Do not mistreat or oppress a refugee, for you were refugees in Egypt.
— Exodus 22
Yeah, I know. In your Bible and in mine, it says “foreigner,” not “refugee.”
That won’t get us off the hook.
The Bible is the story of refugees. It’s the story of those who were displaced. It’s the story of a family who sought shelter in Egypt when famine decimated their land.
They weren’t just “foreigners” or “migrants.”
They were refugees.
When the crisis was over, when they were settled comfortably in their homes, they were told to remember what it was like—and to extend hospitality to other refugees.
Centuries later, the children of Abraham became refugees again when their homes were razed and their loves ones cut down by war. Exiled to a faraway land, they were the ones to whom God said, “I know the plans I have for you, plans to prosper you and not to harm you, plans to give you a hope and a future.”
God wants to prosper refugees.
God wants to give refugees hope and a future.
If you’re a Christian, you don’t have the luxury of not caring about the greatest refugee crisis since World War II.
We don’t have the luxury of looking away when drowned children’s bodies wash up on a beach.
We don’t get to treat refugees like an invading force. We don’t get to call them a “swarm.” We don’t get to call them “migrants,” either—as if they casually decided one day it’d be fun to live in our country for a change. Euphemisms won’t shield us from our responsibility to act.
It’s been too convenient to misname it as a migrant crisis, because it suggests these people are voluntarily fleeing, whereas in fact, if you’ve been barrel-bombed out of your home three times, life and limb demand that you flee.
—David Milliband, IRC
If you’re a Christian, you don’t get to prioritize your own comfort and security over compassion for someone else.
You just don’t.
I get that throwing the doors open might not have been enough to save Aylan Kurdi and his brother Galip. The present crisis requires countries do more than just liberalize their asylum policies.
But some of us have been using the need for “long-term solutions” as an excuse for doing nothing—or not doing enough.
My own country, the United States, has taken in maybe 1,500 Syrian refugees.
Britain has granted asylum to 5,000 or so.
Canada has welcomed about 1,000. Aylan and Galip were not among them.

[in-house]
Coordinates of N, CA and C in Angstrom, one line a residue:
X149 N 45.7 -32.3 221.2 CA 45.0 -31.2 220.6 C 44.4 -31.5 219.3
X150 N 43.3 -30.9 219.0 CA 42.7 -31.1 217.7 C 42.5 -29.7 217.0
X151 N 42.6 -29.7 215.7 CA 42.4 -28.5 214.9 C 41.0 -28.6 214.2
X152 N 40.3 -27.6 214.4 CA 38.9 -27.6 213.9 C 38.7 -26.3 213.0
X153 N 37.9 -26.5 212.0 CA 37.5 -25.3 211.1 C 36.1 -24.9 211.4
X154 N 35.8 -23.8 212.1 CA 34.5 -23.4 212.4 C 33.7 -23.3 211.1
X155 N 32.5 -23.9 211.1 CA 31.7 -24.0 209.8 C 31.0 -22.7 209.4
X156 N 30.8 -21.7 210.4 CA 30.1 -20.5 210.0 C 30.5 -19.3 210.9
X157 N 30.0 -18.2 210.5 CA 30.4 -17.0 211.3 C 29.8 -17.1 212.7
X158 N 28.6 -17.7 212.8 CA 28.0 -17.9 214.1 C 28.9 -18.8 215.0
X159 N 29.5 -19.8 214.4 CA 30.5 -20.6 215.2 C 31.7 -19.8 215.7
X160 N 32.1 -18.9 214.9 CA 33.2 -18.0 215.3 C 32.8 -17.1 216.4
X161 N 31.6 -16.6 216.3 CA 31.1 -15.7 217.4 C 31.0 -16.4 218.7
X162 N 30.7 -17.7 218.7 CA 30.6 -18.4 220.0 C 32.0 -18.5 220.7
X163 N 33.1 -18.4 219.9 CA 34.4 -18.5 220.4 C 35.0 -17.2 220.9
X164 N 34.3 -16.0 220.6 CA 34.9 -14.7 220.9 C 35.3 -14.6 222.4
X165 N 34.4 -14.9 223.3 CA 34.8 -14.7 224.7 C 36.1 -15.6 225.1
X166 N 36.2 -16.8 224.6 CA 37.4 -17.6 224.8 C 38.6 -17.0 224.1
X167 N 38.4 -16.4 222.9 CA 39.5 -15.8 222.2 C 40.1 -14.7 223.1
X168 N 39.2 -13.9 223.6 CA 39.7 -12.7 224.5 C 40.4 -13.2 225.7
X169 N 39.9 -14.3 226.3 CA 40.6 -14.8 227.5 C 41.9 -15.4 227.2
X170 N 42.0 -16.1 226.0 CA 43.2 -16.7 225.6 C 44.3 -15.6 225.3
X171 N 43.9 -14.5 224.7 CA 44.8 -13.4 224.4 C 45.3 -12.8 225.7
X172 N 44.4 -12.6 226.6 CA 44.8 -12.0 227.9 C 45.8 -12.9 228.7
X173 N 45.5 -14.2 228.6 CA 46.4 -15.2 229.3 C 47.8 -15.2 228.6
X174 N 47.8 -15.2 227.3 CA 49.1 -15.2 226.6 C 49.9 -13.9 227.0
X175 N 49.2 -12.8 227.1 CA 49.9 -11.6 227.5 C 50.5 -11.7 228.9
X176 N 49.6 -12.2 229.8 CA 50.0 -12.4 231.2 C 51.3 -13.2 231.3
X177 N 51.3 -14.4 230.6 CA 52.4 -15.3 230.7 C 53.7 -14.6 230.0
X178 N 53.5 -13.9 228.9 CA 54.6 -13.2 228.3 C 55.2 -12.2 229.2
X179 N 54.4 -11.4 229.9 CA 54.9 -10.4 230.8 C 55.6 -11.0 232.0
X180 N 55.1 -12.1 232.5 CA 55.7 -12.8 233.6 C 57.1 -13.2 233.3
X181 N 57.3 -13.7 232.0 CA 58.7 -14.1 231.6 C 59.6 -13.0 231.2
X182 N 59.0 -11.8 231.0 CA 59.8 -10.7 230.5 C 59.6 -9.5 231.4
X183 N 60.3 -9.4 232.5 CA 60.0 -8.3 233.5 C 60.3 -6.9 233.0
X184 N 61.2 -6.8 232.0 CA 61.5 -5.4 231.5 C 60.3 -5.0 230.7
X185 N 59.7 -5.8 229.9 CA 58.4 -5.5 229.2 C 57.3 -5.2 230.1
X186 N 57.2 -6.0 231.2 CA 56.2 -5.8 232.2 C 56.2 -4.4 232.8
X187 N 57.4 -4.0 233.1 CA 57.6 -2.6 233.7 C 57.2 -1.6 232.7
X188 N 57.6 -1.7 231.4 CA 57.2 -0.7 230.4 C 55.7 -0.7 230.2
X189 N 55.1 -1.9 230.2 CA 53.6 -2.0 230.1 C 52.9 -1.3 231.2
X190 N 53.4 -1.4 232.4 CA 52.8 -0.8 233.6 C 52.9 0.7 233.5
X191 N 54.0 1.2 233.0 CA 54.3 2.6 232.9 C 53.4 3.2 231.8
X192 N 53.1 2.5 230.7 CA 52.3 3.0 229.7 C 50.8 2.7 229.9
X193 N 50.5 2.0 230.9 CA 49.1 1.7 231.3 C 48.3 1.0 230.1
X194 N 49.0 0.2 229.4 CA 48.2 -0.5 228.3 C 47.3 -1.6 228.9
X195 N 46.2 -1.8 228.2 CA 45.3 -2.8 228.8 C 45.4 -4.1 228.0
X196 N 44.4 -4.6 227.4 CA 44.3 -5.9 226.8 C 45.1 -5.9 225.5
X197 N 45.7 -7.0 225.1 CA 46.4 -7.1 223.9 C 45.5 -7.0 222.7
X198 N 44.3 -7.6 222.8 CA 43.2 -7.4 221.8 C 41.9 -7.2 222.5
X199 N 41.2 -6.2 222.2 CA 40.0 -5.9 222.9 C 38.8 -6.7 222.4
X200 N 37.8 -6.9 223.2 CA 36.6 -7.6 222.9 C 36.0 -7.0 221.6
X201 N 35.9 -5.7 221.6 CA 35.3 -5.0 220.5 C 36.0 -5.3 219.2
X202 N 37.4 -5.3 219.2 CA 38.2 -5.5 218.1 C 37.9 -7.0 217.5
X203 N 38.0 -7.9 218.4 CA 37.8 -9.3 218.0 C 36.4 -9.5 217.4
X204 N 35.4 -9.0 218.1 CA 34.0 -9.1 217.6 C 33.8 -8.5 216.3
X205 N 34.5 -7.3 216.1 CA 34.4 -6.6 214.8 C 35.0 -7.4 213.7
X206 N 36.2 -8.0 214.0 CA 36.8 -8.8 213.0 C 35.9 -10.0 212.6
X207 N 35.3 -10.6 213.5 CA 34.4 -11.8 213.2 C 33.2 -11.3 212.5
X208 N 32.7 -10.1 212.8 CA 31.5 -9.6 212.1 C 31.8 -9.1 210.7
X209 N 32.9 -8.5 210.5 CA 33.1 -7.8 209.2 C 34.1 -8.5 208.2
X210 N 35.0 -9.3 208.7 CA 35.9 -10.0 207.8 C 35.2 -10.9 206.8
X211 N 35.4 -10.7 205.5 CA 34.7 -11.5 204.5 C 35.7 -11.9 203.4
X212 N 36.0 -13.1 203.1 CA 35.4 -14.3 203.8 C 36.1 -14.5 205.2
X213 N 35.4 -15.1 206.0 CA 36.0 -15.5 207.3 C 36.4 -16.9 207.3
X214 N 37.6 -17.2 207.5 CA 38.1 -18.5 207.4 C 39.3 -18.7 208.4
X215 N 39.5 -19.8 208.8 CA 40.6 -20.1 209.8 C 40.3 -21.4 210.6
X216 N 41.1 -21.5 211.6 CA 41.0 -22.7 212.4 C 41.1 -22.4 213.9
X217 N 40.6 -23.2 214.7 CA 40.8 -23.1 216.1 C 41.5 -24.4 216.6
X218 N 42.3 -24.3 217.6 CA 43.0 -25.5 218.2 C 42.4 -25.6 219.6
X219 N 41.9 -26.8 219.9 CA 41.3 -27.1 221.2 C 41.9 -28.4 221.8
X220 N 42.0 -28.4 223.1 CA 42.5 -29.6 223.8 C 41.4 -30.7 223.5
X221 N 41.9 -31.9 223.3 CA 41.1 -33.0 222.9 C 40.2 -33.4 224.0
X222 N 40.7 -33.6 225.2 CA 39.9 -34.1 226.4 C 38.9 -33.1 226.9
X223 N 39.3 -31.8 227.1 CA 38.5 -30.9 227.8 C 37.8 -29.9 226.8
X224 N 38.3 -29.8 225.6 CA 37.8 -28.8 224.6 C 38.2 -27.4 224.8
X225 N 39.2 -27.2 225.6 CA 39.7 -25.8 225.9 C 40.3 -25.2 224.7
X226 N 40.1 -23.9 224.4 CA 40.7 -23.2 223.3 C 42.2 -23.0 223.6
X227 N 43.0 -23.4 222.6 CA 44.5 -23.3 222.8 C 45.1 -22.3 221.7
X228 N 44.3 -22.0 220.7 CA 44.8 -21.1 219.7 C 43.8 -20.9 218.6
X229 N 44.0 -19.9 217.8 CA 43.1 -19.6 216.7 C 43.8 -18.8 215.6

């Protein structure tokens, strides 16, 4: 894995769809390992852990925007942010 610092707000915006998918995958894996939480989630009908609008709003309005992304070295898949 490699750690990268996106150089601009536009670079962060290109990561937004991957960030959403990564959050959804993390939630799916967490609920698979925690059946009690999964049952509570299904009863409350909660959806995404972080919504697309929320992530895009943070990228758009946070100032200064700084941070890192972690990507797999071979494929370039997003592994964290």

We have to do better.
The sad thing is, some of us care more about a clerk in Kentucky going to jail because she defied a court order than we care about children washing up dead on a beach.
Some of us are so worked up about imaginary persecution that we don’t even notice the real thing when it terrorizes, uproots, and kills the innocent.
My brothers and sisters, this should not be.
Almost four decades ago, millions fled Vietnam, Cambodia, and Laos. Many took to the sea in flimsy boats, hoping to find refuge somewhere, anywhere. One of them was my friend Cat-Dan. She was three months old when her parents decided they had to get out. You can read her story here.
Thousands of refugees died at sea—perhaps as many as 400,000. The world tried to ignore their plight, just as we’ve tried to ignore those fleeing Syria.
Countries tried shutting their borders. They tried cutting their asylum quotas. Back then, refugees were left to drift at sea; today they’re left to suffocate in the back of a lorry.
Eventually the world saw what was happening, thanks in part to efforts like World Vision’s Operation Seasweep.
There was an outcry, and world leaders were shamed into action. The United States wound up taking 1.4 million refugees. And you know what? They made our country better.
It’s time we were shamed into action again.
You can support the Migrant Offshore Aid Station as they work to save refugees at sea.
You can buy some of my friend Kurt’s artwork. For September, he’s donating everything he earns to help Syrian refugees.
You can demand more from your government. You can sign this White House petition calling on the U.S. to resettle 65,000 Syrian refugees. (That’s the number proposed by the International Rescue Committee.)
We can do 65,000. We might even become a better country for it.
As Christians, our story is a refugee story. Never forget that. Never look away. Never fail to show compassion to the refugees in our world.